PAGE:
This Photo by Unknown Author is licensed under CC BY-SA
We did a yard sale last week. I despise the work of doing yard sales. I hate the weeks of gathering together all the unloved, unneeded, no longer useful things of your life into a pile for pricing. That sad, hateful pile is an exceptionally personal indictment of your own complicity in consumer capitalism run amok.
There is a part of you that will want to set fire to that pile of unnecessary stuff, freeing your soul and the souls of all you love from the reach of attachment. Instead, you will price that pile.
You will cut fluorescent folder labels down to the size of price tags and Sharpie each item’s true value onto that tag. The item’s true value has no relationship to what you likely originally paid for that item. The true value has no relationship to how excited you thought you were when you took that item off some store shelf and brought it home to fill space in your already too-crowded house. At this moment, sitting at the base of this gloomy mountain, the item’s true value becomes a tax on the imaginary person who is going to see this same item displayed on your front lawn and believe they too need such an item to fill space in their already too-crowded home.
You will write 25 cents on nearly 300 price tags. Occasionally adding helpful commentary like Works! Never Used! “Works” indicates that you cannot tell from the item itself if it actually serves a purpose. “Never Used” is its own damning confession that you have owned more things than you can actually use.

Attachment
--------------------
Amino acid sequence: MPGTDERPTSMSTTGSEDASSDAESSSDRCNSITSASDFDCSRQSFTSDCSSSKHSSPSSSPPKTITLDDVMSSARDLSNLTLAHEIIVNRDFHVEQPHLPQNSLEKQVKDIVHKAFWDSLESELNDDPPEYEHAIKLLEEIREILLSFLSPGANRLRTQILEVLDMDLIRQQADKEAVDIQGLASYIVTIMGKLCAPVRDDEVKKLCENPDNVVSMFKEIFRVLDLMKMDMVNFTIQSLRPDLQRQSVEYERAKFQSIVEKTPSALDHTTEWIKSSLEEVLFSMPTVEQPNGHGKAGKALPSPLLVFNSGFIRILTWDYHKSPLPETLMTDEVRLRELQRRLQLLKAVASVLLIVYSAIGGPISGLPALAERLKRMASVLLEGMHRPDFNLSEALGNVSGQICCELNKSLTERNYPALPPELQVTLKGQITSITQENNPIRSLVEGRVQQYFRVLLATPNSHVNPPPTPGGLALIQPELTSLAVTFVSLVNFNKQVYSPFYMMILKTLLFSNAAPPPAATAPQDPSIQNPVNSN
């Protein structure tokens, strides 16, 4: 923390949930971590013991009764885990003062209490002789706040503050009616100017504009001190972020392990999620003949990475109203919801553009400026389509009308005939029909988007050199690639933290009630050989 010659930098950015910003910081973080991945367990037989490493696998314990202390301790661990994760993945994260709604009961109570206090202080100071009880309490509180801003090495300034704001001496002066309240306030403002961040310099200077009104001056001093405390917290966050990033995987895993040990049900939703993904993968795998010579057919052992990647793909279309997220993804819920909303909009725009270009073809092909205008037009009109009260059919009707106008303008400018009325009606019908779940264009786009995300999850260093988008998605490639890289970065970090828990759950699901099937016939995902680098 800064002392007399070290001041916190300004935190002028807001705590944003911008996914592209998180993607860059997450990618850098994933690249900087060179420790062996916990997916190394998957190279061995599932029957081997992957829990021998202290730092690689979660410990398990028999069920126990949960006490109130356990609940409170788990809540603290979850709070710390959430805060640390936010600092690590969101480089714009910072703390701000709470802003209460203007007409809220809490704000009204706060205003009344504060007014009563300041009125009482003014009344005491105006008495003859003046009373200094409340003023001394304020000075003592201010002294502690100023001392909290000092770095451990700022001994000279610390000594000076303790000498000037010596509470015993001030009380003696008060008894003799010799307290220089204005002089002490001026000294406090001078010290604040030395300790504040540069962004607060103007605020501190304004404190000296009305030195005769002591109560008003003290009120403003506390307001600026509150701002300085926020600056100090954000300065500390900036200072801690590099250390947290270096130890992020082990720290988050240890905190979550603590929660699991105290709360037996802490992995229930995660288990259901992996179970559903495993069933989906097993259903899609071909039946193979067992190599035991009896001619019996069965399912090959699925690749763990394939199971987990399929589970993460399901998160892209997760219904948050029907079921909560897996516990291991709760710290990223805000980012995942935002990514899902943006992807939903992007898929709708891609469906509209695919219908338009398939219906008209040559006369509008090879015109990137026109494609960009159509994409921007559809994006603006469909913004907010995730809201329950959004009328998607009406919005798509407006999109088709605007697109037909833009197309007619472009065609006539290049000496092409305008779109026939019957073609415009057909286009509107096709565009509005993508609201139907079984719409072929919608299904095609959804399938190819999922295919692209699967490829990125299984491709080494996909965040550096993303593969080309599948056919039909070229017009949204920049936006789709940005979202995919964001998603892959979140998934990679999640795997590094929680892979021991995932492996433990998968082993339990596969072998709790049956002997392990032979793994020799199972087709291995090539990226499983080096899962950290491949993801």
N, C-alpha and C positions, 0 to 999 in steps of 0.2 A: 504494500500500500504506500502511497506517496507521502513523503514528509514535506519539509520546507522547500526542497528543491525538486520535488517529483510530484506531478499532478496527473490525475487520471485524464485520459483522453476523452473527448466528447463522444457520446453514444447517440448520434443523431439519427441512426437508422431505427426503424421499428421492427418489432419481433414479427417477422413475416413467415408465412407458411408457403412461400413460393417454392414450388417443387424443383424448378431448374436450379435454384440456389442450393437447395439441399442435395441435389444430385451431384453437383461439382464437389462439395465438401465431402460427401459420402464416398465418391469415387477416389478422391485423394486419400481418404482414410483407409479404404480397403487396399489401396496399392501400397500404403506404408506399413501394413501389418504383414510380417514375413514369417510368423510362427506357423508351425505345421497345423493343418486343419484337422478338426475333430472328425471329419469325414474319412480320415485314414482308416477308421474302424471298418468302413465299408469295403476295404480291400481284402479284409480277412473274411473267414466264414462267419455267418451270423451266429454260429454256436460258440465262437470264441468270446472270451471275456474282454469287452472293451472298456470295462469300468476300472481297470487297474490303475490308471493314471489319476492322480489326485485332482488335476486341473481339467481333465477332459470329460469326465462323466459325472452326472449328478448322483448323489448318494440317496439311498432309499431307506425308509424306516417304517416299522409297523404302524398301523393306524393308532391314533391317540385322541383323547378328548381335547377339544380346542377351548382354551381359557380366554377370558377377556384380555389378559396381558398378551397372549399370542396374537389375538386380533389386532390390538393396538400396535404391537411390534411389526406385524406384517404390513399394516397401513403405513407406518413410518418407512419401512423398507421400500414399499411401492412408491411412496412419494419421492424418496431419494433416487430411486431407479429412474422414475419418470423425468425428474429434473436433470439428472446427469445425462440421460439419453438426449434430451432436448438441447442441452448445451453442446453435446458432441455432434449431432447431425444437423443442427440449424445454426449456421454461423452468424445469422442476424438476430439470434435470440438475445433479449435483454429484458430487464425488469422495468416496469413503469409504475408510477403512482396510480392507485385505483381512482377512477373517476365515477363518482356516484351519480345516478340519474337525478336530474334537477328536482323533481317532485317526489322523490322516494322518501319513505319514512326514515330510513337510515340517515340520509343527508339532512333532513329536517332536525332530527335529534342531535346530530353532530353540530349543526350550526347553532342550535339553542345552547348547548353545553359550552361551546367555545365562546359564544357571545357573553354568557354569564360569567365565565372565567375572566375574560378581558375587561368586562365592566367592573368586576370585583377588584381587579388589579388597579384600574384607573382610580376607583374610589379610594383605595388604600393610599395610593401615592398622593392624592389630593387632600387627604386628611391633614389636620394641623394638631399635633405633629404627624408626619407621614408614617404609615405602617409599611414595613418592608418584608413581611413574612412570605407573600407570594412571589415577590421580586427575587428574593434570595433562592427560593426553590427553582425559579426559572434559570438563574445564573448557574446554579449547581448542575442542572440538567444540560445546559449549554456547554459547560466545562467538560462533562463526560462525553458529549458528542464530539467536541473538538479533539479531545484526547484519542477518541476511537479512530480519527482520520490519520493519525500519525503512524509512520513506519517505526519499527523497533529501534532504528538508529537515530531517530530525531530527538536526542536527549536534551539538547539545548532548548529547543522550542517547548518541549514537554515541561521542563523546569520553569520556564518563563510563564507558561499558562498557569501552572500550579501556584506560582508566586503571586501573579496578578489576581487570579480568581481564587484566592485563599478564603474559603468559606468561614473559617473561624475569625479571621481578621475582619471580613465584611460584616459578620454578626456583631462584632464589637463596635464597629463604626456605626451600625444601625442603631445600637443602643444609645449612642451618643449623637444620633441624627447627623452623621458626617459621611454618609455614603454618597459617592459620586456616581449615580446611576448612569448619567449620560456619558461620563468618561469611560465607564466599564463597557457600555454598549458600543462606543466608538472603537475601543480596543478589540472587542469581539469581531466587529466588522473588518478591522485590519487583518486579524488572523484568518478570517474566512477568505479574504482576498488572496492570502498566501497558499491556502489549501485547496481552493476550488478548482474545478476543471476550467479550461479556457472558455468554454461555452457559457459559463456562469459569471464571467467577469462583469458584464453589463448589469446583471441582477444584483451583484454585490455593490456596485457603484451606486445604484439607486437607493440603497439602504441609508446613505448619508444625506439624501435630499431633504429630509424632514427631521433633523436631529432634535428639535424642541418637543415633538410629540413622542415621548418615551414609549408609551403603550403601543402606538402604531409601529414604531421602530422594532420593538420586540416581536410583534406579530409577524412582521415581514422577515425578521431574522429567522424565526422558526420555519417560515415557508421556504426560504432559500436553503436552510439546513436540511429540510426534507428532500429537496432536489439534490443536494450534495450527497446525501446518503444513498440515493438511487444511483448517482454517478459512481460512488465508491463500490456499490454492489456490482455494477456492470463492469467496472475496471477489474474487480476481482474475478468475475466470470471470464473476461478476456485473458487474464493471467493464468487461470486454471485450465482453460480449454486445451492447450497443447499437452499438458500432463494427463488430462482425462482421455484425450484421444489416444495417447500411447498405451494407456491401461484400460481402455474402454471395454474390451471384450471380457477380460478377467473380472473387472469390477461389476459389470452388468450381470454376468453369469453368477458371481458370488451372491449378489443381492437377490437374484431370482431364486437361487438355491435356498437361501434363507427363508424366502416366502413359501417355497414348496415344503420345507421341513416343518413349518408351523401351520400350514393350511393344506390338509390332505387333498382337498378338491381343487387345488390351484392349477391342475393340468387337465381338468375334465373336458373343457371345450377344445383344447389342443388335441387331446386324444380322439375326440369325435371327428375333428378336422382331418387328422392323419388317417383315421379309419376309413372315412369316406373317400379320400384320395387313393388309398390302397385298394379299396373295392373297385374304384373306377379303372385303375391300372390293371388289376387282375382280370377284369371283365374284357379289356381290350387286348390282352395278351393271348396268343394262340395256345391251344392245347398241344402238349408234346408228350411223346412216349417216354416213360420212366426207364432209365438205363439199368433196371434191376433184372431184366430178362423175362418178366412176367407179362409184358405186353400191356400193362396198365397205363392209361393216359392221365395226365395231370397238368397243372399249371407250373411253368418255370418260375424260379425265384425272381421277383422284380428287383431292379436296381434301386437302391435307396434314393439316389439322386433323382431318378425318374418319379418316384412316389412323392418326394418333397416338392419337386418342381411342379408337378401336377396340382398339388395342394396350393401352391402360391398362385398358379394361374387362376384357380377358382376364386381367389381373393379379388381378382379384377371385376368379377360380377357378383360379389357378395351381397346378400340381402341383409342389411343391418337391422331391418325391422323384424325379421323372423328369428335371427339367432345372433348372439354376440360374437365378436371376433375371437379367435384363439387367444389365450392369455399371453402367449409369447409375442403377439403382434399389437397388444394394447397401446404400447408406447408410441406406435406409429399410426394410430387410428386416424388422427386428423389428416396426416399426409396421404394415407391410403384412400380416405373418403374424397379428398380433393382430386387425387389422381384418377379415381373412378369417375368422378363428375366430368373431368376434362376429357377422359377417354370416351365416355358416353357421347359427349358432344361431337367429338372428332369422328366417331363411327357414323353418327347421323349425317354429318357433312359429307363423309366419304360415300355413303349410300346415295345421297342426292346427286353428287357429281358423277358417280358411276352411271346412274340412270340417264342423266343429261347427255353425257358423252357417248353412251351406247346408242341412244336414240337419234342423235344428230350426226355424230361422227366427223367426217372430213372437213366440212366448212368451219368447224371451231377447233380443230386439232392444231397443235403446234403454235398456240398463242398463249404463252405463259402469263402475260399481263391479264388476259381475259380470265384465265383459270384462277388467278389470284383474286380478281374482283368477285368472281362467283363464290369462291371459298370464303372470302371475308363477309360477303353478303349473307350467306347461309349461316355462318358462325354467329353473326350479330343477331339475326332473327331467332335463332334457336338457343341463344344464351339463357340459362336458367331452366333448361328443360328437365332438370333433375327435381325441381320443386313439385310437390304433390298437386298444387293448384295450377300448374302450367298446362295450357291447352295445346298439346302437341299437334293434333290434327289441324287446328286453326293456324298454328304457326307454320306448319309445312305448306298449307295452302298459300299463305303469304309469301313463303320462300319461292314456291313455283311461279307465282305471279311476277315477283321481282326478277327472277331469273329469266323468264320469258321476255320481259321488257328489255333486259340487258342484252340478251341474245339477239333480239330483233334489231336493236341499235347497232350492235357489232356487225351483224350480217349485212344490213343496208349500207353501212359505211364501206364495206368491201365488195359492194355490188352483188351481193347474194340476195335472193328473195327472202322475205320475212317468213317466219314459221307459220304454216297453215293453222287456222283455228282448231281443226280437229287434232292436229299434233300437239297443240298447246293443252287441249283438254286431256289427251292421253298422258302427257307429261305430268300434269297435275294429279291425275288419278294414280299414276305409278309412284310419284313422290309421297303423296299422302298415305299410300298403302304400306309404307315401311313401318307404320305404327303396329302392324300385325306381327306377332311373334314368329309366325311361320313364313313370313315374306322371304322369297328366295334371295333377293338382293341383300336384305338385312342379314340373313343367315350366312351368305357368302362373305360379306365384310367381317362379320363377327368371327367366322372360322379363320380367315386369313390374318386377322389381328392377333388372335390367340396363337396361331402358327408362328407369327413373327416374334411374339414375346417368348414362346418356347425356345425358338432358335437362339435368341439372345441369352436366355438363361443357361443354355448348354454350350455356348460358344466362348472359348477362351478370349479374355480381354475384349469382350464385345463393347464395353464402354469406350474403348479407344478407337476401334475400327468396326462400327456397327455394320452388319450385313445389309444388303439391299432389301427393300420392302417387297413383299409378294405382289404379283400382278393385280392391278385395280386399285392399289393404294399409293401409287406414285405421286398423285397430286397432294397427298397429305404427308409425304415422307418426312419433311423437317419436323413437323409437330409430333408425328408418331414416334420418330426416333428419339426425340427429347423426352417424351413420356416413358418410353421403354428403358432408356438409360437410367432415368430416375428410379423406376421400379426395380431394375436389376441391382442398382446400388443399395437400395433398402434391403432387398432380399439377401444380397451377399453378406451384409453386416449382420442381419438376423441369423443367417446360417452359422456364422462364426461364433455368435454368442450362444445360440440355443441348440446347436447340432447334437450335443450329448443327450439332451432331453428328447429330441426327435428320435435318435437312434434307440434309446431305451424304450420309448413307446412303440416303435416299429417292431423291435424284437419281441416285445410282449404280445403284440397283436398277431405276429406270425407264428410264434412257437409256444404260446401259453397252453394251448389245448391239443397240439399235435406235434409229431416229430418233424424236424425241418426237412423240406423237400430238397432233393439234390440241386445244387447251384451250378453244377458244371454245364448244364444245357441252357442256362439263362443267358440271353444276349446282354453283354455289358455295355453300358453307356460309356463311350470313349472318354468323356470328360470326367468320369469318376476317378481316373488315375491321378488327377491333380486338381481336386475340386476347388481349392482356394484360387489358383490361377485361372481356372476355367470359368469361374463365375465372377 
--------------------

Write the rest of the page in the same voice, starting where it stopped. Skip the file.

Once the tax is affixed to the items, you wait for the dread morning to arrive. You pass the time checking weather reports for Saturday morning and posting inventories to Facebook and Craigslist. The night before you realize you haven’t made signs so you do the arts and crafts project of painting signs that can be read through a passing car window at 40 miles per hour. If you are very fortunate, you will have a partner willing to do this part for you.
You will also need to visit your local credit union to withdraw some of the money you haven’t yet spent on stuff. You will ask for this money to be presented in an array of quarters, ones and fives. This money goes into the Special Box which must be protected at all times during the sale. You have never actually read an article about someone getting smashed in the head at a yard sale for a boxful of quarters and ones, but you are certain you have heard from somebody that it has happened.
When the morning arrives, you are not ready. You slept a bit later than you intended and, while it is still dark on your Saturday morning off from work, you won’t have enough time to sip your coffee and get the stuff outside before the presale warriors arrive one hour early to try and buy your best stuff at half its labelled value.
You will rush to get every table you own set up on your front lawn and the items merchandised for maximum appeal. You will try to position the tables as a kind of funnel, drawing guests toward the clothes rack at the back. You place a few large items at the front of the driveway to lure them in. The Rock Band Wii game (Works!) sits proudly roadside, tempting cruisers as they coast past that this sale is work parking for. It is the same principle as an ant trap.
This yard sale isn’t a trap. It has good stuff that you probably need. Or stuff that someone you know probably needs. Or stuff that you know you don’t need but remember once upon a time needing and now that you are here doesn’t it make good sense to buy it just in case you find yourself needing it again?
Even if you are happily married, you will argue with your spouse a bit while setting this all up. You will harbor uncharitable thoughts and feelings about them as they critique your merchandize skills. You will spend too much time trying to sort the tables into categorizes of use: housewares, toys, little kid stuff, outdated technologies. Your spouse will tell you just to get it out and on the tables. They are coming! They are coming!
And you look up to find it is true. They are coming. The hour is here. There is no escape. You are having a yard sale.